Washington, United States.
US President Joe Biden travels to Europe on Wednesday to reassure his allies and stand firm before Russia, a visit that includes a G7 summit, one with NATO and another with the European Union, before a meeting with his Russian counterpart, Vladimir Putin.
For his first trip abroad, the 46th president of the United States chose to highlight the transatlantic ties, subjected to great tension during the presidency of his predecessor, Donald Trump.
“My trip to Europe is an opportunity for the United States to mobilize democracies around the world,” he wrote, presenting himself as a central actor in what he described as an ideological confrontation with the “autocracies,” led by China.
Since his arrival in the White House, Biden insists that the United States returned to the table of multilateralism, determined to play a key role, from fighting the covid-19 pandemic to that of climate change.
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But beyond a true relief after the disagreements and invectives of the Trump years, a form of impatience is perceived on the European side.
For Benjamin Haddad of the Atlantic Council think tank, although the tone is clearly more constructive, a certain “disappointment” is palpable.
“There is a lot of talk about ‘America is back’ (the United States is back), there is positive rhetoric, but now is the time to act,” he told AFP.
For many, the distribution of US vaccines to other countries has been too slow. Washington’s lack of reciprocity following the European Union (EU) decision to reopen its doors to American travelers caused discontent. And the way the withdrawal from Afghanistan was announced, without any real prior consultation, was not appreciated in European capitals.
This situation can be explained by conjunctural factors related to the priorities at the beginning of the mandate. But there are also deeper reasons. “Fundamentally, Europe is much less important in American foreign policy than it was 20 or 30 years ago,” says the French researcher.
The “doubts” of the allies
In addition, the mandate of Donald Trump, who came to describe NATO as “obsolete”, left wounds. “The allies continue to have doubts and take into account the forces that brought Trump to power in 2016,” says US diplomat Alexander Vershbow, former No. 2 of the Atlantic Alliance.
Following his arrival in Cornwall, southwest England on Wednesday night, Biden will attend the G7 summit (Germany, Canada, the United States, France, Italy, Japan and the United Kingdom) after a face-to-face meeting with the first British minister, Boris Johnson.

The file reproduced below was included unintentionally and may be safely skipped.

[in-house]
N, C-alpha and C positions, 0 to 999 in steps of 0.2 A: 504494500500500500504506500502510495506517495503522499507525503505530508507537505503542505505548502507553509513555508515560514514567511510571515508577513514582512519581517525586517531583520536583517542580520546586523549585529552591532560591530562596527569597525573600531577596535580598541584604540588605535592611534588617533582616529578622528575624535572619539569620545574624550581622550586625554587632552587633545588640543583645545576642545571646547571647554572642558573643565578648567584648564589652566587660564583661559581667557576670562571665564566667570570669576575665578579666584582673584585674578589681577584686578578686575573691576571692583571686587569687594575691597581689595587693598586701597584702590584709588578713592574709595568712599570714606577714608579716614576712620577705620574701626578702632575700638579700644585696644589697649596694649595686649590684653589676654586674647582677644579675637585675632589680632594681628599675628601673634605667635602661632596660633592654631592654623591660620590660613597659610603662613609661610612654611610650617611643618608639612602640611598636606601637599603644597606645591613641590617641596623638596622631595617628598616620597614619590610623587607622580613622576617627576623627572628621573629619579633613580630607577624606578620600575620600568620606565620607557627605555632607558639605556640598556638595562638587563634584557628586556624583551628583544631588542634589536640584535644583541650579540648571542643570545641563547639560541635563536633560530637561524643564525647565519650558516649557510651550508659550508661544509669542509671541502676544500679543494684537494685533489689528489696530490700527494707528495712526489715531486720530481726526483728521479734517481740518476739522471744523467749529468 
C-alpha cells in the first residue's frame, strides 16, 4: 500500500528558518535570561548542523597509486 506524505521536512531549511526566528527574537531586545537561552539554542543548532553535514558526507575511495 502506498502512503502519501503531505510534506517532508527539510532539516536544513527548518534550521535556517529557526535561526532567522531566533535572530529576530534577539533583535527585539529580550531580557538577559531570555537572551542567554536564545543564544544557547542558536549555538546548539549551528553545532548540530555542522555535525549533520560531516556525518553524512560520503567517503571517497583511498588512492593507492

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On Sunday, along with First Lady Jill Biden, he will visit Queen Elizabeth II at Windsor Castle. With the exception of Lyndon B. Johnson, the monarch will have met with every American president in her 69-year reign.
He will then fly on Air Force One to Brussels (NATO leaders summit and EU-US summit), before ending his eight-day trip in Geneva with an expected summit with Putin.
Ukraine, Belarus, the fate of the jailed Russian opponent Alexei Navalni, cyberattacks: debates with the Russian leader are expected to be tough and difficult. The White House, which alternates conciliatory messages and warnings, insists that its expectations are modest.
The sole objective is to make relations between the two countries more “stable and predictable.”
The memory of Helsinki
The US presidency gave very few details about the development of this meeting, suggesting only that a joint press conference of the two leaders was not on the agenda.
The one that took place between Trump and Putin in Helsinki in July 2018 remains on everyone’s mind in Washington.
That day, in a strange press conference that sparked protests even on his Republican side, the president seemed to value Putin’s words more than the unanimous conclusions of US intelligence agencies on Russian interference in the 2016 presidential campaign. .
Biden’s team assures that the tone this time will be very different. “We do not see a meeting with the Russian president as a reward for him,” said Jake Sullivan, national security adviser.
The main reason for the summit? “To be able to look President Putin in the eye and tell him: here are the American expectations,” he added.
“NATO Secretary General Jens Stoltenberg insisted that dialogue with Russia is not a sign of weakness.
And in a carefully choreographed sequence, two days before leaving Washington, Joe Biden invited his Ukrainian counterpart Volodimir Zelenski to visit him at the White House this summer.
For the city of Geneva, the meeting will have a special flavor: in 1985, it hosted a summit between US President Ronald Reagan and Soviet leader Mikhail Gorbachev.